New Year's Mortgage Update

(Published on - 1/21/2019 7:30:27 PM)

The Bizzy Orr Team is happy to introduce a special guest columnist, Gary Franks, Sr. Loan Officer/Branch Manager, Sunstreet Mortgage, LLC.. Thanks Gary!!
The new year is always a fun time to look ahead to new possibilities in almost all facets of life. Health, occupation, vacations...and of course economic projections. While I'm certainly not qualified to speak on big economic topics, I can update you on what's new in the mortgage world and what our industry expects for 2019. Here goes!
New Loan Limits
Every year Fannie Mae analyzes average home prices throughout the country and makes a determination on the highest loan amount they will purchase, thus defining a conventional loan. Anything above their limit becomes a Jumbo loan. In 2018, the "conforming limit" was at $453,100. To kick off this year, the new loan limit for Single Family Homes has been increased to $484,350. This is an increase of almost 7% and is a result in the values of homes across the country staying on the rise.
The Veteran's Administration followed suit and uses the same number, $484,350, to establish the maximum loan amount they will finance without requiring a down payment. Veterans can buy homes larger than this number, but any amount over this limit requires a small down payment.
Lastly, FHA also adjusts their loan limits annually, usually at 65% of Fannie Mae's limit. Here in Pima County, and most counties in Arizona, the 2019 loan limit is $314,827. Last year the limit was $294,515.
When limits increase, more people are eligible for the most affordable financing options available. Also, more sellers are able to market their properties to larger pools of potential buyers.
Loan Program Update
Don't be alarmed when you hear that some of the loan programs that took the brunt of the blame for the housing crisis in 2007 are edging their way back into the market. While it's true that some loans are being re-created to use reduced documentation to help qualify specific borrower traits, for example Stated Income Loans, the legislation that resulted from the Great Recession will put some significant restrictions on how far these loans can go. Also, as these programs are slowly reintroduced, they will come with steep down payment and credit score requirements.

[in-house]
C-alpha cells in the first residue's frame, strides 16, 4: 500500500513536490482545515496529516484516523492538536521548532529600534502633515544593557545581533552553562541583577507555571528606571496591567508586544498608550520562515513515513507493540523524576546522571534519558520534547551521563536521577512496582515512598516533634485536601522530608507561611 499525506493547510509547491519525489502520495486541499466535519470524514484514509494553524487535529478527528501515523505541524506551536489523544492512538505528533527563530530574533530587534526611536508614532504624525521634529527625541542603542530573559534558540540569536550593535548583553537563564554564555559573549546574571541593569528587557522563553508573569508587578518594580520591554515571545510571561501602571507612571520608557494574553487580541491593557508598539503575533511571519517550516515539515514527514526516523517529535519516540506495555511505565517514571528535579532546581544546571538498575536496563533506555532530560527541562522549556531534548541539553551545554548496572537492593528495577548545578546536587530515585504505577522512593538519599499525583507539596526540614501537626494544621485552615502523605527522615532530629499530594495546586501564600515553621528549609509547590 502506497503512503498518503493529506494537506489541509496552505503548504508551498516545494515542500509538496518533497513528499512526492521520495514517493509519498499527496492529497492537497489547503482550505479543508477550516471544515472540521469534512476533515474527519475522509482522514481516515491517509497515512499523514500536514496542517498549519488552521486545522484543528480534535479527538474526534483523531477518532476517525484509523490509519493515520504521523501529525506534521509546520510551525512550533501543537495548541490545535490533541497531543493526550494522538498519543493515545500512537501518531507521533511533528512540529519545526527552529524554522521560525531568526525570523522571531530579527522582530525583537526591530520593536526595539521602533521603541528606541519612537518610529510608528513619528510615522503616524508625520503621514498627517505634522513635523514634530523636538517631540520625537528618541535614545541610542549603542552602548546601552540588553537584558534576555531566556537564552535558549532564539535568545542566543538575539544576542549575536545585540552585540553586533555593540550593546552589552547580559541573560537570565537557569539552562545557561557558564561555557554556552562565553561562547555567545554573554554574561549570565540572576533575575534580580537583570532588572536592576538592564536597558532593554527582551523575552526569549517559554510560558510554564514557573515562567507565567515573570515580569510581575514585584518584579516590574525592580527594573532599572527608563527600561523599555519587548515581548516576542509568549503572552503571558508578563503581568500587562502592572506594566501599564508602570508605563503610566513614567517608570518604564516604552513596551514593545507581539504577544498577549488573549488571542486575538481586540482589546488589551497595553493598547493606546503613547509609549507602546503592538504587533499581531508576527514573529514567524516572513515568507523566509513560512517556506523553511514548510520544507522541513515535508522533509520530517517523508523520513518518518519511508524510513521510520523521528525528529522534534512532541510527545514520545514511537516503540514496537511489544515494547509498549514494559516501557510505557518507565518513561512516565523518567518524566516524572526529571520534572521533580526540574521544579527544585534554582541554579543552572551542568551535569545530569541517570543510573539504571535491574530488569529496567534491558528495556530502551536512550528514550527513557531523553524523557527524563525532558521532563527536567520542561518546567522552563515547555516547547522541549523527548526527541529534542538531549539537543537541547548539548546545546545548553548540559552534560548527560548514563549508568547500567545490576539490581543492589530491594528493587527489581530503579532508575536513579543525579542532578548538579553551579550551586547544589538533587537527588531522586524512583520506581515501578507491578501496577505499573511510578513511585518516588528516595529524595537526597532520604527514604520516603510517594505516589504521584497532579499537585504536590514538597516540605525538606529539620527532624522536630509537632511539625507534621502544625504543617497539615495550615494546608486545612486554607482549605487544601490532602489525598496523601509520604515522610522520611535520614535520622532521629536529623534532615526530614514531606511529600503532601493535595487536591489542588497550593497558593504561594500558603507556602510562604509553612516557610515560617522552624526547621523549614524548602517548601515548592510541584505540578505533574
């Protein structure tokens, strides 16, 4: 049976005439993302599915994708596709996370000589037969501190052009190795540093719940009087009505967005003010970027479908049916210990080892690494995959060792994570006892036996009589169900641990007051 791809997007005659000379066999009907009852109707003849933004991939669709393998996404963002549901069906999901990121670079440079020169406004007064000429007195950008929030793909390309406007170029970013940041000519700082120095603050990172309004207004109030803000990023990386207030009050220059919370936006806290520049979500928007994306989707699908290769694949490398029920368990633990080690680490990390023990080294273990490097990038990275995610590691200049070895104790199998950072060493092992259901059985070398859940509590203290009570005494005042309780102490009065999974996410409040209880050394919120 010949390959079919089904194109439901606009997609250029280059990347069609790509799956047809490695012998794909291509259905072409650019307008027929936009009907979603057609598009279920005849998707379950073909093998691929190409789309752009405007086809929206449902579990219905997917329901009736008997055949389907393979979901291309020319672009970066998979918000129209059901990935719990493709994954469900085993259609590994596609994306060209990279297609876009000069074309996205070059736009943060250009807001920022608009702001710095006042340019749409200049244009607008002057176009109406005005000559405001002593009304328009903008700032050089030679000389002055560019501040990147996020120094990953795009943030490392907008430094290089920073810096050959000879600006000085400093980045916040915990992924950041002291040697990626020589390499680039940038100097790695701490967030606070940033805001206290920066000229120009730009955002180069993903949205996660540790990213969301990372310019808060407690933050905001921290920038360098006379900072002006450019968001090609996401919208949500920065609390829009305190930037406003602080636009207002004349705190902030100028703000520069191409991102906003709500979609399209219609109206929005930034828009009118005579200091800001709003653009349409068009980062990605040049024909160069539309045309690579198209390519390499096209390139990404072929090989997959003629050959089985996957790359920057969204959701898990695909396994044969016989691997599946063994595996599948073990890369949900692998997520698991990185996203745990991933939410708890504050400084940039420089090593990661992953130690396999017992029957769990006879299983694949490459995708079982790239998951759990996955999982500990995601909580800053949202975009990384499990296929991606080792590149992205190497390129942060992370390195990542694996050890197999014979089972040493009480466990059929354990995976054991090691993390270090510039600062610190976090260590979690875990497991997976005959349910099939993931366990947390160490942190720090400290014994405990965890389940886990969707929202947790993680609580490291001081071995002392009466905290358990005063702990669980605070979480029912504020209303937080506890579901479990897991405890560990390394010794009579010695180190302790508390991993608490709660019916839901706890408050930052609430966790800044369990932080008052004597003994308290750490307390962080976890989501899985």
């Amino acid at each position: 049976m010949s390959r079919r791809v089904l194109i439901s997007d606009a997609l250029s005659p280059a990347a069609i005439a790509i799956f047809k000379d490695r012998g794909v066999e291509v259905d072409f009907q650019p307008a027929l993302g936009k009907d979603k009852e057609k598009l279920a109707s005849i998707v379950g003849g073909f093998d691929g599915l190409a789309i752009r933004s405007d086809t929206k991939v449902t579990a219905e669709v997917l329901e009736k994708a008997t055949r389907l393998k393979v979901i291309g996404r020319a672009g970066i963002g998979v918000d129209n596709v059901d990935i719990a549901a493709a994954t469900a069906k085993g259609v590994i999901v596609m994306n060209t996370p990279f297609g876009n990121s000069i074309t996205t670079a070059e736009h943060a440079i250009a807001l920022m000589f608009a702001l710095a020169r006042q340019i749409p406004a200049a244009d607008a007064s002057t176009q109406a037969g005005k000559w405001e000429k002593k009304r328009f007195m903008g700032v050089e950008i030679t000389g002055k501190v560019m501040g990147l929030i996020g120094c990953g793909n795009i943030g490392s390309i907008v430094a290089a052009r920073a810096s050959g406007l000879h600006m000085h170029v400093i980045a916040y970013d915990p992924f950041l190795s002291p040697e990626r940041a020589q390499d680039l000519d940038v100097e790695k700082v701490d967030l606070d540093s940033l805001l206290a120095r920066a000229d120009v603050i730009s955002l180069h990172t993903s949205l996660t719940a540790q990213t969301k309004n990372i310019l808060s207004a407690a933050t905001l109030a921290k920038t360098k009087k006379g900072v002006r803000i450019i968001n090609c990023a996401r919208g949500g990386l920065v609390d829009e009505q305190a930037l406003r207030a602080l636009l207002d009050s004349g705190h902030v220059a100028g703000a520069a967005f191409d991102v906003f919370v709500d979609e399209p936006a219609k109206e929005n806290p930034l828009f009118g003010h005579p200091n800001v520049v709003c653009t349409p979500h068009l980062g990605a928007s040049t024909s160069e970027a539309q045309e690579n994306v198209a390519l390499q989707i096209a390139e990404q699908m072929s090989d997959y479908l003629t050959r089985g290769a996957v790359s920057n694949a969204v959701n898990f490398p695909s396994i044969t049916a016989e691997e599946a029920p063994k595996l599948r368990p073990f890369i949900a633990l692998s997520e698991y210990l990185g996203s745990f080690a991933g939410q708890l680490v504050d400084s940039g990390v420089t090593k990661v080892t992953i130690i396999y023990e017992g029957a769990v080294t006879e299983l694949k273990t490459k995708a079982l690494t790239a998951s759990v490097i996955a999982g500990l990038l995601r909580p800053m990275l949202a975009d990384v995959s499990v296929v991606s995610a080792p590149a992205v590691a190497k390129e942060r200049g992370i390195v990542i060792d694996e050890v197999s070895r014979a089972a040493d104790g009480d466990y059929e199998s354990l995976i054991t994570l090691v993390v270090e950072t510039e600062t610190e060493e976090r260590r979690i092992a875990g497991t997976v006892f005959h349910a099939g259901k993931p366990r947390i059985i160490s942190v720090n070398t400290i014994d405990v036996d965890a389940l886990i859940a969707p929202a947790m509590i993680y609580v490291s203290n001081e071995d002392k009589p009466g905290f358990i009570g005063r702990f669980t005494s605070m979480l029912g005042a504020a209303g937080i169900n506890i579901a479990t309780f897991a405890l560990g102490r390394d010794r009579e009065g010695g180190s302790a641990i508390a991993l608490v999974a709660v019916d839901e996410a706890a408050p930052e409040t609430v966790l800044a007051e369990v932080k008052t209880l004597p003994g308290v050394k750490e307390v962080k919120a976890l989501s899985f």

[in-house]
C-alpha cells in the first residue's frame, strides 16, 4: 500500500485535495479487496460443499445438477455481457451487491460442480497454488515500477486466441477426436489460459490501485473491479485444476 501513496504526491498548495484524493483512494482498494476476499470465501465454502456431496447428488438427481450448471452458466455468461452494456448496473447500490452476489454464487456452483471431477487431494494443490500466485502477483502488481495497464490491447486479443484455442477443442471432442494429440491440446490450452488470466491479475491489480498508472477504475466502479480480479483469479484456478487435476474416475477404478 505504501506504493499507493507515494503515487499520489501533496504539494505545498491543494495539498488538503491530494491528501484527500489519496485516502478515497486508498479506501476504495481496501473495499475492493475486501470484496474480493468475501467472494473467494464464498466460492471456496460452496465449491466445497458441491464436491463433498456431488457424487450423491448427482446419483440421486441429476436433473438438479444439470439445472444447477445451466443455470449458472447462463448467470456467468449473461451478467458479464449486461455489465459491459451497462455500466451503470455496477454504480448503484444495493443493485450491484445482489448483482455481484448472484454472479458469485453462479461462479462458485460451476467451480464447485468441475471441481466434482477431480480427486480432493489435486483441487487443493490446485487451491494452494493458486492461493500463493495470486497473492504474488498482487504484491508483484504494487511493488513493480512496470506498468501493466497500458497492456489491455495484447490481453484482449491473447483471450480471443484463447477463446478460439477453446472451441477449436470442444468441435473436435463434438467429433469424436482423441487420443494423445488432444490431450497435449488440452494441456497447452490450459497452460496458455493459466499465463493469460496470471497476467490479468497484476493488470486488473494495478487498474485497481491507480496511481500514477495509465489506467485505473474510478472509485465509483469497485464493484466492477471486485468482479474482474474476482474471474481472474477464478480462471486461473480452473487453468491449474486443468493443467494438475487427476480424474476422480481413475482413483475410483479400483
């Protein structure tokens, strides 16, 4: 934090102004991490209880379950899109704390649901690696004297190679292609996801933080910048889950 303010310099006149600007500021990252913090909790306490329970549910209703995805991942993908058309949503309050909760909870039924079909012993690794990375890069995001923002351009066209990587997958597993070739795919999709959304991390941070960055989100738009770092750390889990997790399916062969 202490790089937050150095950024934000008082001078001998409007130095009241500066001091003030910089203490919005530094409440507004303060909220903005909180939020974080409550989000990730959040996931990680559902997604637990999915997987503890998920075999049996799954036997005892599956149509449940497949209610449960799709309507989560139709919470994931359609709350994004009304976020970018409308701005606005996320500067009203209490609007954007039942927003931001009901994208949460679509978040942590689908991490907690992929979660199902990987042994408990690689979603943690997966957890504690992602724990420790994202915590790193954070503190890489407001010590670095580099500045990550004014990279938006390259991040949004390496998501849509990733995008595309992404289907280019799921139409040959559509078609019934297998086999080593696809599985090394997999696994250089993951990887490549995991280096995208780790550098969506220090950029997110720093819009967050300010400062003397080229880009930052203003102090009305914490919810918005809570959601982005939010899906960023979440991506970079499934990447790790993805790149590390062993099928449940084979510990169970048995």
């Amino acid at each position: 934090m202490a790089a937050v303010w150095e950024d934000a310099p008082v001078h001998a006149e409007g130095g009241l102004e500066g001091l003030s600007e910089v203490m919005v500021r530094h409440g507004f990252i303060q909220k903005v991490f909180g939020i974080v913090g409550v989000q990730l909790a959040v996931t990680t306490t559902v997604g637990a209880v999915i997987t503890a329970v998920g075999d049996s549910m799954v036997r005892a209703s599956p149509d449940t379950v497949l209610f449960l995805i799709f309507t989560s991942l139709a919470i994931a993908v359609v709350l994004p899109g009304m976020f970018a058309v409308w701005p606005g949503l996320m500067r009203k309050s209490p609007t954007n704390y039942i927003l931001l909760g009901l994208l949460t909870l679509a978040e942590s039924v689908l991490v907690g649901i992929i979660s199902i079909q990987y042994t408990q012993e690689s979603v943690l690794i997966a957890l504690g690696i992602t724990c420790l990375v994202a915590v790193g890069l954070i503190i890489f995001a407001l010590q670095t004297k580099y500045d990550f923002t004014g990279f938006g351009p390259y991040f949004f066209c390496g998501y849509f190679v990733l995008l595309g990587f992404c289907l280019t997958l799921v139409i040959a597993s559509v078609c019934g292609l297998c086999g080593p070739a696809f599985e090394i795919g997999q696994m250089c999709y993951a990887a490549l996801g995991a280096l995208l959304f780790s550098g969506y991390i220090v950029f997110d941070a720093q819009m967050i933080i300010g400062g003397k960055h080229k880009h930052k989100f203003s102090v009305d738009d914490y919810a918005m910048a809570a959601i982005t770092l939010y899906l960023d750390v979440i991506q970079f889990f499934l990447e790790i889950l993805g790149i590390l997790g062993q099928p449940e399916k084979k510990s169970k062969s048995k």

There is one Down Payment Assistance program of note that should continue to be available through June 2019. It is marketed as "Pathway to Purchase" and provides 10% (but no more than $20,000) as down payment help, in the form of a "silent " 2nd lien on the property. The lien is fully forgivable if the borrower lives in the home for 5 years. I'm not a huge fan of most of these programs, but this one combines a substantial incentive with a very reasonable interest rate. While it's only available in certain zip codes, it's worth enquiring about if you or someone you know is looking to purchase in the next few months.
All of this said, 99% of the loans made these days continue to be standard Conventional, FHA, VA, and Jumbo fixed rate loans.
The 2019 Rate Outlook
Crystal balls, especially when I look into them, are about as reliable as a weather forecast. . .so have some salt handy as you read on. . .
Earlier in 2018, most rate watchers and prognosticators were predicting increasing interest rates through all of 2019, starting with a Federal Reserve Board rate hike in March of this year. This likely means rates will bounce around in a range close to our current levels for most of the year. Only some very positive economic data, combined with inflationary concerns, would get our rates moving upwards again.
For the first time in almost a year and a half, we saw a slight rate decrease in the last 30 days. Rates in November 2018 were typically between 5.00% and 5.5% (depending on loan type down payment, credit score, etc.). Today we see most rates coming in between 4.5% and 5%.
As I write this, it feels like the rate decrease has stalled. From here we're hoping for many months of stability at these levels. I believe the Federal Reserve feels the same. It's hard to root for rates going much lower, as that would likely be at the cost of our stock market, and consequently our retirement account values.
Best wishes in 2019!
Gary Franks
If you have questions for Gary, click here for his contact info and website.